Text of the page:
“We said we needed to run the football better,” Tech head coach Frank Beamer said. “And when Darren got in there, he got hot. There were some holes there and when he got in there, he ran strong … really strong at the end.”

    Evans’ effort was a huge part of what turned out to be Tech’s highest offensive output of the season – 400 total yards. Redshirt senior Sean Glennon made the start at quarterback for the Hokies after a week of speculation following ankle injuries to himself and Tyrod Taylor and he played well, completing 14 of 20 passes for 127 yards and a touchdown to tight end Greg Boone in the first quarter.

    “They wrapped me tightly and made this brace for me to stabilize it,” Glennon said of his ankle injury. “With that, I was probably 75-80 percent. Without it … whew. I don’t know how I could have played.”

    “I am really proud of our offense – give [offensive coordinator] Bryan Stinespring credit,” Beamer said. “I think they did a good job. I am as proud as I can be of these guys.”

    Playing at home for just the second time since Sept. 13th, the Hokies’ defense was stout in this contest as well. Though the Terps’ Chris Turner piled up 240 passing yards, 63 of those came on a busted coverage play in which Darrius Heyward-Bey raced to an easy touchdown with 6:43 remaining in the third quarter. Tech allowed less than nothing on the ground, though, accumulating eight tackles for a loss of 44 yards – including three sacks for minus-26 – to hold a team to negative rushing yardage for the second time in less than a year. Tech held Miami to minus-2 yards rushing on Nov. 17th of last season.

    “Hats off to the defense,” Glennon said. “Aside from that one play, they played a heckuva game.”

    The toss from Glennon to Boone opened the game’s scoring at the 2:49 of the first quarter and capped one of Tech’s longest drives of the season, an 11-play, 71-yard march that lasted 6:22. It was the second scoring pass of the year for Glennon and the second touchdown catch of the season for Boone. Evans tallied 49 yards on the ground during the drive.

    Maryland answered on the ensuing possession with a 41-yard field goal by Obi Egekeze, but Tech added 10 points in the final four minutes of the half to give itself a healthy, 17-3 intermission lead. The Hokies’ second scoring drive was once again keyed by Evans, who bounced off some would-be tacklers and rumbled down the left side for a 50-yard gain – the first run of 25 yards or more by a Tech tailback this season. It also tied Taylor’s 50-yard romp against Furman for the longest rush of the year by a Hokie. Seven plays later at the 3:48 mark, Evans finished off what he started, diving over the top for a 1-yard touchdown plunge, his ninth scoring play of the season.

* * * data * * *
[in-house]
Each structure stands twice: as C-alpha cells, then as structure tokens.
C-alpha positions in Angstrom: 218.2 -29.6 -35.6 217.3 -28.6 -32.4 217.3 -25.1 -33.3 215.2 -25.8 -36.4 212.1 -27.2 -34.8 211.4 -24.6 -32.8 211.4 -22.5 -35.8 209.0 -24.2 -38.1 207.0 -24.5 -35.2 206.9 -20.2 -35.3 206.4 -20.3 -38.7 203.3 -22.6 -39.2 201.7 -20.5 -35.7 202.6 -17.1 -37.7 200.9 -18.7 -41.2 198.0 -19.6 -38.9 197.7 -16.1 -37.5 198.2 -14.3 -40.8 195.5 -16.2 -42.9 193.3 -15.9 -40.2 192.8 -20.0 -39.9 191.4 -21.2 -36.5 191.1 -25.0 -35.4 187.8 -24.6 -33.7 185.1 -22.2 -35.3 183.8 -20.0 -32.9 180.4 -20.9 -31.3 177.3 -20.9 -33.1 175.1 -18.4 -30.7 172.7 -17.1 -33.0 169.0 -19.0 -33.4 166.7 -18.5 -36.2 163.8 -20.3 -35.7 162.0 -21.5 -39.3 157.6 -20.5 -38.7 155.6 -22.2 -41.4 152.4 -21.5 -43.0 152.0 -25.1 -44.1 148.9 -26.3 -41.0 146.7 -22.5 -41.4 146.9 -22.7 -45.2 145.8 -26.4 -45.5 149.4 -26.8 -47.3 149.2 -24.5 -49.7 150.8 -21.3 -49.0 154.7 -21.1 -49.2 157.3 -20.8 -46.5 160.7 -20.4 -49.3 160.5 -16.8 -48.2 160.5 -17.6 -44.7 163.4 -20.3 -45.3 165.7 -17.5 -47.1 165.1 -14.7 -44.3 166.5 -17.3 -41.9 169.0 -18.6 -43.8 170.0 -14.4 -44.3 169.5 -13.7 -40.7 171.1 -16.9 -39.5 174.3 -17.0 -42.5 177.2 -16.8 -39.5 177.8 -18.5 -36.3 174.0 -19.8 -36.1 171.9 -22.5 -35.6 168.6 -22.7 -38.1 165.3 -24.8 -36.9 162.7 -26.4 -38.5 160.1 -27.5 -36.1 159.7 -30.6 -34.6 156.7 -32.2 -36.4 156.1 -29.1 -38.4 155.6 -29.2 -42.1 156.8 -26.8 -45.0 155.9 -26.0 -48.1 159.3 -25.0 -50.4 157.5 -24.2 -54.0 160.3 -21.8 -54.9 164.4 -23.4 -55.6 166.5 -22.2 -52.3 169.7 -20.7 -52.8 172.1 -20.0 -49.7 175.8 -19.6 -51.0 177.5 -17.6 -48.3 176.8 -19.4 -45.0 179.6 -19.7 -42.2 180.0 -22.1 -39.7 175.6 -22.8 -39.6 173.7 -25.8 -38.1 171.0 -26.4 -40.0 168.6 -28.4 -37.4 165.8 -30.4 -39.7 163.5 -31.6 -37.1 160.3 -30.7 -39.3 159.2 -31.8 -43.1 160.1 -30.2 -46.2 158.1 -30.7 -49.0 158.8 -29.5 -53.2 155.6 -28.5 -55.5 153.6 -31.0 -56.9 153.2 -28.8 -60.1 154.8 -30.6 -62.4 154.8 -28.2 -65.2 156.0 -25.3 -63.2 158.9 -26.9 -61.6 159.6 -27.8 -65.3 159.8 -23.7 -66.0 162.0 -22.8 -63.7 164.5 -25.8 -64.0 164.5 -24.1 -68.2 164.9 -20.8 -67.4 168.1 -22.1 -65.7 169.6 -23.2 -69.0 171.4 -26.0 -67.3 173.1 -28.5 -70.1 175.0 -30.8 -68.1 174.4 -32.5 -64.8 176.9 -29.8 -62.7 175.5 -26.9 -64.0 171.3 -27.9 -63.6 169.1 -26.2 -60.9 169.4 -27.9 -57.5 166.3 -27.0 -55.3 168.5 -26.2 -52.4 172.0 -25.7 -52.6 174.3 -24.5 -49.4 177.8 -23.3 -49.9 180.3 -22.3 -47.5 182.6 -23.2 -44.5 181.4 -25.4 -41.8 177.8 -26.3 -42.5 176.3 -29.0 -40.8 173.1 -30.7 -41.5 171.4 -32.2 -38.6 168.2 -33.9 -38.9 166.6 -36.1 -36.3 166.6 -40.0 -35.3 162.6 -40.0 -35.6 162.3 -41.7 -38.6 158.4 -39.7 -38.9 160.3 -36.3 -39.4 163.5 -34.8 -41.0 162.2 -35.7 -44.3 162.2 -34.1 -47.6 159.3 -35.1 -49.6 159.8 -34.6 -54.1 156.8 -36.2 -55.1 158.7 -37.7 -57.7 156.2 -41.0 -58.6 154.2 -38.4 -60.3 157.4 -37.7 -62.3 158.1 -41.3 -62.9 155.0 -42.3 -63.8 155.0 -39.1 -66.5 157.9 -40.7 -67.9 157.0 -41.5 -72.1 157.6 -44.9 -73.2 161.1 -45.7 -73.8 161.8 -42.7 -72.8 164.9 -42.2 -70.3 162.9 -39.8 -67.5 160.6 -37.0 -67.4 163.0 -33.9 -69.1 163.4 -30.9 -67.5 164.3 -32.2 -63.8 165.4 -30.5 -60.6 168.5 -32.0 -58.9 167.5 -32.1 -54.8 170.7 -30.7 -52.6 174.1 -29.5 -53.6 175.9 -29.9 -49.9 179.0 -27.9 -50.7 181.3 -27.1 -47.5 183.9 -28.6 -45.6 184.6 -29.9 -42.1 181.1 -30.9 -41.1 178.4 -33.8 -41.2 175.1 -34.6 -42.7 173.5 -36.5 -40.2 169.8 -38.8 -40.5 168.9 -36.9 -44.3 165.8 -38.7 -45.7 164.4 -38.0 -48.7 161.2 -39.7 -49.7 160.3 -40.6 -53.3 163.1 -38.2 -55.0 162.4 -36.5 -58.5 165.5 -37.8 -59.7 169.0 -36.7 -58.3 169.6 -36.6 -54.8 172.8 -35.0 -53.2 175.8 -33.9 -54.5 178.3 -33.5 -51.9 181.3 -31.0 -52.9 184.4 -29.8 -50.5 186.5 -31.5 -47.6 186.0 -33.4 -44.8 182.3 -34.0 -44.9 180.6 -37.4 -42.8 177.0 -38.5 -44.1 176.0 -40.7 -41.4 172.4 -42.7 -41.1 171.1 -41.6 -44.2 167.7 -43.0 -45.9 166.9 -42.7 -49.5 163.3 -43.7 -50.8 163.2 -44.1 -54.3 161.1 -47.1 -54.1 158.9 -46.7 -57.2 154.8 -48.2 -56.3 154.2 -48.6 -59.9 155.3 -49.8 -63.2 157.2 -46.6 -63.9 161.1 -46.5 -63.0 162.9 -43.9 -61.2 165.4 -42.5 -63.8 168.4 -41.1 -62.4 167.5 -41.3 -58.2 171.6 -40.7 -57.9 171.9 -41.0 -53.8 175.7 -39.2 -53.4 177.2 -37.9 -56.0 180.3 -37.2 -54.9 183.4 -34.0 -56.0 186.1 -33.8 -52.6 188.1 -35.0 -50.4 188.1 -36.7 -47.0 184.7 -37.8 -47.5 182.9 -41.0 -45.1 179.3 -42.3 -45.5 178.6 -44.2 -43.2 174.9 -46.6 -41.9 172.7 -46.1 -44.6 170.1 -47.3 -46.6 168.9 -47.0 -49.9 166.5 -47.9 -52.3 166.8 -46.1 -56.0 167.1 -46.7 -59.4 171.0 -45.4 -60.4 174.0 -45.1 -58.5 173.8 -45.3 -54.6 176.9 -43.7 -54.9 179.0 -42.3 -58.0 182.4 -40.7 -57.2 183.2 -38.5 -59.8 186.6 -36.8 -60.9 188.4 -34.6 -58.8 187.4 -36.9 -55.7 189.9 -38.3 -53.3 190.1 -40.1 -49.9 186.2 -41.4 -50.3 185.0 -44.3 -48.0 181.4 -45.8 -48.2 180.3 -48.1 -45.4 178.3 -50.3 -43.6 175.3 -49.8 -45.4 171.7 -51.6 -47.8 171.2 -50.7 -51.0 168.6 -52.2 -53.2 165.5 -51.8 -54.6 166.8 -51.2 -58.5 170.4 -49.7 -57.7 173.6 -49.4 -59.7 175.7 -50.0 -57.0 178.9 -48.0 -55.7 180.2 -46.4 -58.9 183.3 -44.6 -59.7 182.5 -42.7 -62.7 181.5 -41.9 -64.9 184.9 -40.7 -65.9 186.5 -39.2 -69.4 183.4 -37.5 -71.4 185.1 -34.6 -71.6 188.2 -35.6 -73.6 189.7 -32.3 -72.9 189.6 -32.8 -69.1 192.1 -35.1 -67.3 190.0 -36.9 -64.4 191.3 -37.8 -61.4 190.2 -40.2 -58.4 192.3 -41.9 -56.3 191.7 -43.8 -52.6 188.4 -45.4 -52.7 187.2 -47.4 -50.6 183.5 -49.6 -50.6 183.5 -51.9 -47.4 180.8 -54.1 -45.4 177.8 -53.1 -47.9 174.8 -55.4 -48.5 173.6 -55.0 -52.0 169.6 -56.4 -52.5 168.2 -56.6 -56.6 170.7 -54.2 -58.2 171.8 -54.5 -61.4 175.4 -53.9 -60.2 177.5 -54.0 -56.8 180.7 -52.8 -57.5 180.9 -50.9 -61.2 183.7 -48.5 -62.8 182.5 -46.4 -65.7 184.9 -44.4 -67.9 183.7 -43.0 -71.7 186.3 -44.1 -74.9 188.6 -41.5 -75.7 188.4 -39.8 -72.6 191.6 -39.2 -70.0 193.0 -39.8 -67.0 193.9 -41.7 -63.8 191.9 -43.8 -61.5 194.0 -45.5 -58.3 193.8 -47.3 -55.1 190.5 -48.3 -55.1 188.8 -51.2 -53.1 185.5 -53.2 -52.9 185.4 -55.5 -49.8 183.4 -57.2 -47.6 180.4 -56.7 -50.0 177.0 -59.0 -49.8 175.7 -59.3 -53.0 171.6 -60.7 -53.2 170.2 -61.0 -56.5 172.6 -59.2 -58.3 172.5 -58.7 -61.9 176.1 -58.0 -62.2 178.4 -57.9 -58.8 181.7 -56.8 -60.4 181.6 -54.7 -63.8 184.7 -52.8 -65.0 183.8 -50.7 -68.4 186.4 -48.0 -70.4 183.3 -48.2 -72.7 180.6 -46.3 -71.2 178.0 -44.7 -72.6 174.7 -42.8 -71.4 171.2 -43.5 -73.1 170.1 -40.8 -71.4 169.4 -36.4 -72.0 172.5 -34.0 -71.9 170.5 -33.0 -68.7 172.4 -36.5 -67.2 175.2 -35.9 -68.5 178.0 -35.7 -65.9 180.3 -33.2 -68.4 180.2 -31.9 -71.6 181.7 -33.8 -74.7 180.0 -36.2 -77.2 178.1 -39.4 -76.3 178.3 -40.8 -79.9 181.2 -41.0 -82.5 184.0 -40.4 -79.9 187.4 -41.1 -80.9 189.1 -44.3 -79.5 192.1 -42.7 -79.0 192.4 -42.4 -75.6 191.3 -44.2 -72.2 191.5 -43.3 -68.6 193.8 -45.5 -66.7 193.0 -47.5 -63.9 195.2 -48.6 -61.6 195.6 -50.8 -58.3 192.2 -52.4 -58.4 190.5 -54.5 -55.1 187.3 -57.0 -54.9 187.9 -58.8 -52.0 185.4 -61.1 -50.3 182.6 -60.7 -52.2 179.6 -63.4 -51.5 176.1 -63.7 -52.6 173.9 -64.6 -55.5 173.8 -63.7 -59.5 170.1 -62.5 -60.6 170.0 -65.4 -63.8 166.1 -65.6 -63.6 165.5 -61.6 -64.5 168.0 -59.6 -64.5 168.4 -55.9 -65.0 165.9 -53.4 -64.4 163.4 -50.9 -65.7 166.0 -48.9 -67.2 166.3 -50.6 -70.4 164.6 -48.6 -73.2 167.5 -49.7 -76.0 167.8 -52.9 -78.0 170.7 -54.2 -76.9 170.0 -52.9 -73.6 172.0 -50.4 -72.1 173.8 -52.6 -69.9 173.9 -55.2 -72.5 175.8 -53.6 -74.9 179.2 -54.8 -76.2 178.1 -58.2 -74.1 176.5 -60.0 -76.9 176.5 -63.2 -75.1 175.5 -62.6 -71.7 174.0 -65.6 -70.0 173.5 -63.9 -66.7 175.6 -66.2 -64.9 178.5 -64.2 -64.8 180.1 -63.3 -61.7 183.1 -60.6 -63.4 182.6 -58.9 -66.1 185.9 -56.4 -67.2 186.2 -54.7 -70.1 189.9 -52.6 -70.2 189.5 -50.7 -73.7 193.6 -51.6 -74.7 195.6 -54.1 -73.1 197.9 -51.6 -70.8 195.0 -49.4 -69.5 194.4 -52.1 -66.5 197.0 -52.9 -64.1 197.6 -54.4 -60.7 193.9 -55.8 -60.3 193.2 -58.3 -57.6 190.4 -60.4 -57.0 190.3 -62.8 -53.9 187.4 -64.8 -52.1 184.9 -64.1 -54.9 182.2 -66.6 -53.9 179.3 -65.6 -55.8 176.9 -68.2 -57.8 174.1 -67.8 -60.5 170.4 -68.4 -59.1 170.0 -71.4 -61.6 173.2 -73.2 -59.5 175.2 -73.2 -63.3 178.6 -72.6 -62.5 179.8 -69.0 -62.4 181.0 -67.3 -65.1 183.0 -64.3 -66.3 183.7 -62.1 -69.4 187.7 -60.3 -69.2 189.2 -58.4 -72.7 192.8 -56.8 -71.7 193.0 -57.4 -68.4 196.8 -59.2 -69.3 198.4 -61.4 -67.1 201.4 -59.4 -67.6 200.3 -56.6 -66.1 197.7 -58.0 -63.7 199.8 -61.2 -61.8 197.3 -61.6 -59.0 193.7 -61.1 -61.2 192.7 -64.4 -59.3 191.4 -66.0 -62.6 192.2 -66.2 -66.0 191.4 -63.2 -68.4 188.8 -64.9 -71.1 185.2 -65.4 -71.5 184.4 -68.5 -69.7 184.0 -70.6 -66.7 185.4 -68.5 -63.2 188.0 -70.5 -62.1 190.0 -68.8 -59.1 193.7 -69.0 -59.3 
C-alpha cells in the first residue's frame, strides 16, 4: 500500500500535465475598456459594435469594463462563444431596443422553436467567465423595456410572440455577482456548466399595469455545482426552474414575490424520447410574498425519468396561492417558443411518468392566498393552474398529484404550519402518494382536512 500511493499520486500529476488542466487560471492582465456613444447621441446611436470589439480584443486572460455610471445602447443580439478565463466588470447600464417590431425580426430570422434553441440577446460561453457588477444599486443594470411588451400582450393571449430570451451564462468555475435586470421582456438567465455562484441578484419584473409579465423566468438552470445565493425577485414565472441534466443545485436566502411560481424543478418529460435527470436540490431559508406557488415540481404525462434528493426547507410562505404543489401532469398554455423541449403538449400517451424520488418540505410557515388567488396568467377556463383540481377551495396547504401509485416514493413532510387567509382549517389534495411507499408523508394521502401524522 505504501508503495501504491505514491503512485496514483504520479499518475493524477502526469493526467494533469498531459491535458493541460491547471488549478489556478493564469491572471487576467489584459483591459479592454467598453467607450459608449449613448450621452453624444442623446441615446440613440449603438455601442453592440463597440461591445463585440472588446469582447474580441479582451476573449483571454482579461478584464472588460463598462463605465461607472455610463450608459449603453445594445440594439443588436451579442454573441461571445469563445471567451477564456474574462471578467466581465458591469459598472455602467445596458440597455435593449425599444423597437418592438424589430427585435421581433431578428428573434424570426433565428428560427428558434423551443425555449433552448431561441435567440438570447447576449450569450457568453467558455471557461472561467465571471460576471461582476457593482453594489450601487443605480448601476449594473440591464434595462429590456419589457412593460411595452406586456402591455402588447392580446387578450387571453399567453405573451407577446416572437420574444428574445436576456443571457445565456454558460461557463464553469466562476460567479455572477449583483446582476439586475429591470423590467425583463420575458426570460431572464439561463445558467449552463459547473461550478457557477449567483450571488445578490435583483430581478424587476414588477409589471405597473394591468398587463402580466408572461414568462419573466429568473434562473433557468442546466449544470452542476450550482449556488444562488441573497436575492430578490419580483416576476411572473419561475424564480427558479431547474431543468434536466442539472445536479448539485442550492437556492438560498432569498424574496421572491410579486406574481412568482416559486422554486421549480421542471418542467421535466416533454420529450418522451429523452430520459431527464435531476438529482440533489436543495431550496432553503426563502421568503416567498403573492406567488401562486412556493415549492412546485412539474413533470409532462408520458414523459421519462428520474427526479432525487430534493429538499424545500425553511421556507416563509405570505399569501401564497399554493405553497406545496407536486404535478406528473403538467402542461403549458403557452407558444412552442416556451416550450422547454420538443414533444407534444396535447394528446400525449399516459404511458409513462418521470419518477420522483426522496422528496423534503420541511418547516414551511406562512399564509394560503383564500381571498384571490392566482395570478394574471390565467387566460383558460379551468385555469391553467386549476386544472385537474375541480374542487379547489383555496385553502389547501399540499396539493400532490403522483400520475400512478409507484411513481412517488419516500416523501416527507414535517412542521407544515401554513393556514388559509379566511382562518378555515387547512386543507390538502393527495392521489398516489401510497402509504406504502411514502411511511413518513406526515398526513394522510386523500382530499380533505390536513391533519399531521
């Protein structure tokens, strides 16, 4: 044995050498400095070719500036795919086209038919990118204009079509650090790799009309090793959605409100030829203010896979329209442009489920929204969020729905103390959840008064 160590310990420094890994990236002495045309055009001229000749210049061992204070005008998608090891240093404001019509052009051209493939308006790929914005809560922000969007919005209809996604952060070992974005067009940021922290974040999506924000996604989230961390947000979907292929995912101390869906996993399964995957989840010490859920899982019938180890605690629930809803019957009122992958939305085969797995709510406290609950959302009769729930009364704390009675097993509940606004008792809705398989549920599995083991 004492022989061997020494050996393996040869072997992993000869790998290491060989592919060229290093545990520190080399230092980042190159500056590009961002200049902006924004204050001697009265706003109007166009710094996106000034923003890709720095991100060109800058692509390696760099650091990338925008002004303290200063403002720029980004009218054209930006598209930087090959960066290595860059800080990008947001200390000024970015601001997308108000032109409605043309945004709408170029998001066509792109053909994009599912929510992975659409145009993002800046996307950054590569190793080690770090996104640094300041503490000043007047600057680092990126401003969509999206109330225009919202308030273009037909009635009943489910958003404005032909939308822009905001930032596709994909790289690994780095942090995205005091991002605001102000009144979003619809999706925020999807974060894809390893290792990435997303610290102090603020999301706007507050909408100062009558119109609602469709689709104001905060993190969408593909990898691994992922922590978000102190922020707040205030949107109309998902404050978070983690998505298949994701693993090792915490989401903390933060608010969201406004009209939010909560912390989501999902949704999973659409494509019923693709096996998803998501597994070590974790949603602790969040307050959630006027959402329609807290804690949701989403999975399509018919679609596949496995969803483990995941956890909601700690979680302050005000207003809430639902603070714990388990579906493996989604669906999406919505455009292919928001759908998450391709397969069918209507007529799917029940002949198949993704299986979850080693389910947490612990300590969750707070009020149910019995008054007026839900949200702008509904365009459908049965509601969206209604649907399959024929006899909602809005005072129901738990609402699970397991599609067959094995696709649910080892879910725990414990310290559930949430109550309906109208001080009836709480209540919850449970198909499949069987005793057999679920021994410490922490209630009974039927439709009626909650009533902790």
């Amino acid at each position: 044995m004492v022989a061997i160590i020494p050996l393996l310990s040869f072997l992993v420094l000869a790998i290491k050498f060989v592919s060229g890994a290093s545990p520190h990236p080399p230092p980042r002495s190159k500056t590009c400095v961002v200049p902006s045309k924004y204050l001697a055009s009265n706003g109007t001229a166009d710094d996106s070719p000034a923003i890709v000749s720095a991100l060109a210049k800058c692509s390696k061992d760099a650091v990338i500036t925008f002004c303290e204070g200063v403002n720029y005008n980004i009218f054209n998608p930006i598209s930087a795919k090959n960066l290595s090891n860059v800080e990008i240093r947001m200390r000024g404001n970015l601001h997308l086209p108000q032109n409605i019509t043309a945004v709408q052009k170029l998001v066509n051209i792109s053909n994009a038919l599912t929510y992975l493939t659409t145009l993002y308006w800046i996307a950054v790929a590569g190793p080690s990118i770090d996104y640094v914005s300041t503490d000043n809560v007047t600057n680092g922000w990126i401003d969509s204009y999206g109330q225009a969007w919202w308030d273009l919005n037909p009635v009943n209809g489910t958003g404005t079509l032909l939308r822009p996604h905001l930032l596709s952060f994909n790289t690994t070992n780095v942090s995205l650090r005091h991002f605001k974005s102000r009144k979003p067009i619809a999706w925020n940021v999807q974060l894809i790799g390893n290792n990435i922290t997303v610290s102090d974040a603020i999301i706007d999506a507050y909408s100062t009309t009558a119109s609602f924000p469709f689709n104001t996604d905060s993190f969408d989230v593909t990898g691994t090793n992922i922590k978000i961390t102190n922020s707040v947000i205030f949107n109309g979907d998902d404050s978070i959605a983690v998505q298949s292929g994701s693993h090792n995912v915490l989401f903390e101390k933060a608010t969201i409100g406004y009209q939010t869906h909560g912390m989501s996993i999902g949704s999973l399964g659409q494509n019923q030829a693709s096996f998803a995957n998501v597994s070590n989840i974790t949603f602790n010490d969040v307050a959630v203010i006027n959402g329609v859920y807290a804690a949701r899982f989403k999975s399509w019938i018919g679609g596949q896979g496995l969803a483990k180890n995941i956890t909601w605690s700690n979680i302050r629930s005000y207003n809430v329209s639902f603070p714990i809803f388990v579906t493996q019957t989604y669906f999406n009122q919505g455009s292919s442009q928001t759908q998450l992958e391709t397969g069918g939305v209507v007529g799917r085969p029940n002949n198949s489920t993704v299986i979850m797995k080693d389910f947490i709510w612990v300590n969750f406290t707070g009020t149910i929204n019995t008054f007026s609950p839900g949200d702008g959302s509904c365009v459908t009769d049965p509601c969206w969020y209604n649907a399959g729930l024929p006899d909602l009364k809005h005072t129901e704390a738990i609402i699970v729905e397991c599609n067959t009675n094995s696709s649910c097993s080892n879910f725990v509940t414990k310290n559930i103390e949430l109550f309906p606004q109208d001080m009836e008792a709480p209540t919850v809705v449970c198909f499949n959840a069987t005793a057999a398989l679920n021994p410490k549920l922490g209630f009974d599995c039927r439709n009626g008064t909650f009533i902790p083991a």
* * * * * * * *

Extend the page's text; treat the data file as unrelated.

Dustin Keys’ 35-yard field goal capped the half’s scoring with nine seconds on the clock.

    Tech looked like it might run away with the game early in the third quarter after Orion Martin sacked Turner on the first play from scrimmage, jarring the ball loose and enabling Cordarrow Thompson to recover it at the Maryland 18. It was Martin’s fifth sack in the past six games, and soon thereafter, Keys chipped in a 30-yarder to set the score at 20-3.

    A Maryland three-and-out was followed by a 45-yard jaunt by Evans, but the Tech offense stalled after that, and a few timely plays by the Terps – as well as some gaffes by the Hokies – got Maryland right back into the game.

    Tech punter Brent Bowden pinned the Terps on their own 2 with 11:04 left in the third, but a 15-yard unsportsmanlike penalty on the Hokies got Maryland out of trouble. Five plays later, Turner hit Heyward-Bey on the 63-yard scoring strike that cut the deficit to 10.

    Tech ran four plays on its next possession before being forced to punt, but Maryland’s Torrey Smith partially blocked it and gave the Terps good field position at their own 45. The Tech defense held strong and forced Maryland to punt it right back, but the ball bounced off of Kam Chancellor and into the hands of Maryland’s Tony Logan at the Tech 11. Egekeze’s 21-yard field goal at 2:29 made it 20-13, setting things up for the all-important fourth quarter.

    That’s when Evans got back to business, though, and the Indianapolis, Ind., native rushed for 97 yards in the fourth quarter alone to etch his name into the Tech record books. Keys added three insurance points with a 27-yard kick at 5:58 – the Lou Groza Award semifinalist has now converted 19 of 22 field-goal attempts on the season and is three shy of tying Tech’s single-season mark – to set what ended up being the final score.

    The Hokies return to action next Thursday at Miami with another 7:30 p.m. ESPN game that will be key in the ACC’s Coastal Division race.

    “It’s just what we needed,” Glennon said of the Maryland win. “Coming off two losses and yet still being able to control our own destiny, we needed to start things off a bang. What better way to start it than with a home game on a Thursday night? We took care of business offensively and defensively, and now we head to Miami next week.”

    For updates on Virginia Tech football, follow the Hokies on Twitter (@VT_Football).